Downgraded UK banks, bonuses and Bank of England support
Most British banks deny that it is an especially "stressful" time for them - in the technical sense that, all but one to whom I've spoken in the past 24 hours insist they have the cash or liquidity they need right now.
The one bank that was a bit more frank that access to liquidity is an issue insists that the Bank of England's new and unconventional scheme to provide cash - the Extended Collateral Term Repo - will rectify things.
However, all the big banks will tomorrow apply for some of the six-month loans, because the Bank of England is instructing them they have to do so (this afternoon they'll be told how much will be on offer; we already know it's a minimum of £5bn).
"It is what the Bank always does on this sort of occasion," said a banker.
The Bank of England wants its ECTR - which provides relatively cheap loans, at a minimum interest rate of 0.75%, in return for pretty much any old assets or collateral the banks can provide - to be seen as mainstream funding, not stigmatised emergency funding. And the best way to remove the stigma is to force all the banks to take the money.
As it happens, some of the banks may turn out to be more grateful for its existence than they currently claim to be, for two reasons.
First, some time in the coming days - and the banks think probably this week - Moody's will announce downgrades of most of them. For the European banks, Moody's and the other credit rating agencies are seen as grim reapers, going from country to country pronouncing in more-or-less all of them that the banks are less strong than they once were.
Bankers concede to me that - in these more anxious times - they can't be certain that the downgrades will have zero effect on their ability to borrow. Which gives a clue as to why the Bank of England has launched the insurance scheme of the ECTR at this juncture and in a bit of a hurry.
All that said, the reasons for the downgrades in the UK are a bit different from what is transpiring in the eurozone.
In Spain, for example, part of the recent downgrades of its banks was because the Spanish government, with its overstretched finances, is perceived to be less able to bail out its banks in a crisis than it used to be.
By contrast, in the UK it is Treasury policy to be less willing to bail out banks in those ghastly circumstances (the whole point of the Treasury's recent white paper on banking reform is to restructure banking so that in future crises more of the losses will fall on creditors and less on taxpayers).
But British banks and Spanish and Italian banks have other bad things in common. The economies of Spain, Italy and the UK are all in recession, which increases the risk that more borrowers will be unable to repay debts; and even if you think (rightly) that the economies of Italy and Spain are weaker than the UK's, the Bank of England has helpfully pointed out that British banks have quite big exposures to these countries.
The Bank of England's Financial Stability Review shows that Barclays' retail banking loans in Spain, Italy and bailed-out Portugal are equivalent to a bit more than its core equity capital - its buffer against losses. And, of course, Lloyds and Royal Bank of Scotland retain substantial retail and corporate exposures in the hideously loss-generating economy of the Republic of Ireland.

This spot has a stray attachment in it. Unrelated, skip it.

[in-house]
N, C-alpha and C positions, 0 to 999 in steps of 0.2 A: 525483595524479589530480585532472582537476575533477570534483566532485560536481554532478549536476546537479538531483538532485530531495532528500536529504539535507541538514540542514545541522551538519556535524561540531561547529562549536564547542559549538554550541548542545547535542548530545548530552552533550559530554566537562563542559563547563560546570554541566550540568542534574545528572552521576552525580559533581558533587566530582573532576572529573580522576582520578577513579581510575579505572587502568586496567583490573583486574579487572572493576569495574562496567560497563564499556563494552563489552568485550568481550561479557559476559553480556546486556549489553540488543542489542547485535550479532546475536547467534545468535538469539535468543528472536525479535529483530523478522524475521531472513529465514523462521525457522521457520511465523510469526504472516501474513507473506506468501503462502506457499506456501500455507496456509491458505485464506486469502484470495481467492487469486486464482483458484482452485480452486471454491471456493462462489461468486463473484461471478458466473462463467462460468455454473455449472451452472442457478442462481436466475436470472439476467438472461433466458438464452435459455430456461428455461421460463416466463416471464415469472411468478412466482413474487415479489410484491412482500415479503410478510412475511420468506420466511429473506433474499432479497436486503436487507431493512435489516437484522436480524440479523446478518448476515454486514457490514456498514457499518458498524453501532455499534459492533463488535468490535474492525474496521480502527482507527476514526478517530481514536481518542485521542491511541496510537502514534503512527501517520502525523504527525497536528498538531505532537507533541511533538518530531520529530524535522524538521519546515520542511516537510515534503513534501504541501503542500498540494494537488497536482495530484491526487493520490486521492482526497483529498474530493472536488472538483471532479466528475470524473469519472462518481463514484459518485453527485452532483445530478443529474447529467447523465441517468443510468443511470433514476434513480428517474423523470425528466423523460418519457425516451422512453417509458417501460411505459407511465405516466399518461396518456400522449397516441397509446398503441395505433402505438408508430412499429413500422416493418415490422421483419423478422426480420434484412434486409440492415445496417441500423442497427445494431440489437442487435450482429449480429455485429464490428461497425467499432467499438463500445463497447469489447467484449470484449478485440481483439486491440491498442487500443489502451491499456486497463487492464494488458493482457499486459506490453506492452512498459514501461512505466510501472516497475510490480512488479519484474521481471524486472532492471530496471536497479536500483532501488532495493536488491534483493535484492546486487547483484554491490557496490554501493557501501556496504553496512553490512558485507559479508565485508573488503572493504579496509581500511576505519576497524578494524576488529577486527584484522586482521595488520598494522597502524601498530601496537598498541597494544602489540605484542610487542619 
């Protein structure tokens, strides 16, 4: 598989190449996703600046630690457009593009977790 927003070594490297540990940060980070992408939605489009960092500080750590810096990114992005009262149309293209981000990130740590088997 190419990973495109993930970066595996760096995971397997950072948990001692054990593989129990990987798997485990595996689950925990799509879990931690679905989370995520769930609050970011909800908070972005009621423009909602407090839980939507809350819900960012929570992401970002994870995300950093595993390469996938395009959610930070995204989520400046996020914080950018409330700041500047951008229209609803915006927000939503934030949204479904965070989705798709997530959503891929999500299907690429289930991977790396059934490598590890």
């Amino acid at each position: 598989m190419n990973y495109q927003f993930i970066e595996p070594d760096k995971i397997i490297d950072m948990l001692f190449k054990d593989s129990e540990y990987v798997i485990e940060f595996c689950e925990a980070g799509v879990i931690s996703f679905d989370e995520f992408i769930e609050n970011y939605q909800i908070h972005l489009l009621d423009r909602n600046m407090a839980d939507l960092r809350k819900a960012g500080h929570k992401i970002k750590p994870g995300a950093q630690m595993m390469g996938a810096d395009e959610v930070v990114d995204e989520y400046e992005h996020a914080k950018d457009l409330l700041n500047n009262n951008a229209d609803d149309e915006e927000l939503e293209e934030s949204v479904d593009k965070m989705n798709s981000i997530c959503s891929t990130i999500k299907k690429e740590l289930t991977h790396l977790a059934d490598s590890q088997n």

This is how the analyst Sandy Chen of Cenkos recently described UK banks exposures to Spain: "Amongst the UK banks, we note again that Barclays has £27bn of Spanish exposures, including £14.3bn of gross residential mortgages with only £77m in provisions; RBS had £17bn of exposures, including £6.1bn of lending; and Lloyds has £6.5bn of exposures."
None of this is life threatening for the banks. But it is not pleasant, when the eyes of the world are on the financial instability and economic weakness of the eurozone.
And, as I have pointed out here many times, part of the vulnerability of British banks is through their loans to other eurozone banks. Thus, according to a Bank-of-England analysis, British banks have collectively lent just under £100bn to French banks, which in turn have lent just under £450bn into the eurozone's weaker economies.
So you can see why the Governor of the Bank of England was a touch gloomy about the outlook for British and European banks in his speech to bankers last week at the Mansion House.
All that said, the banks that regard themselves as strongest have a particular incentive to resist pressure from the Bank of England and the Treasury not to take too much of the money on offer in tomorrow's auction and in the so-called Funding for Lending scheme that will be launched next month.
That is because the loans will not only be cheap, but they will be subsidised - the Bank of England, a state institution, will be charging less than is warranted by the risks it is taking.
Here is what Barclays said when it took €8.2bn ($10.3bn; £6.7bn) of similar subsidised loans from the European Central Bank's long-term refinancing operation: "Any funding benefit that might arise as a result of Barclays use of this facility - versus Barclays' cost of funding - will be ring-fenced... and will not contribute to the remuneration of any personnel".
Or to put it another way, the banks are acutely aware that the more they are perceived to be dependent on special cheap credit from the Bank of England, from the state, the more criticism they will face if they continue to pay substantial bonuses.
Conflicts of interest in commercial banking? Um yes, there are a few.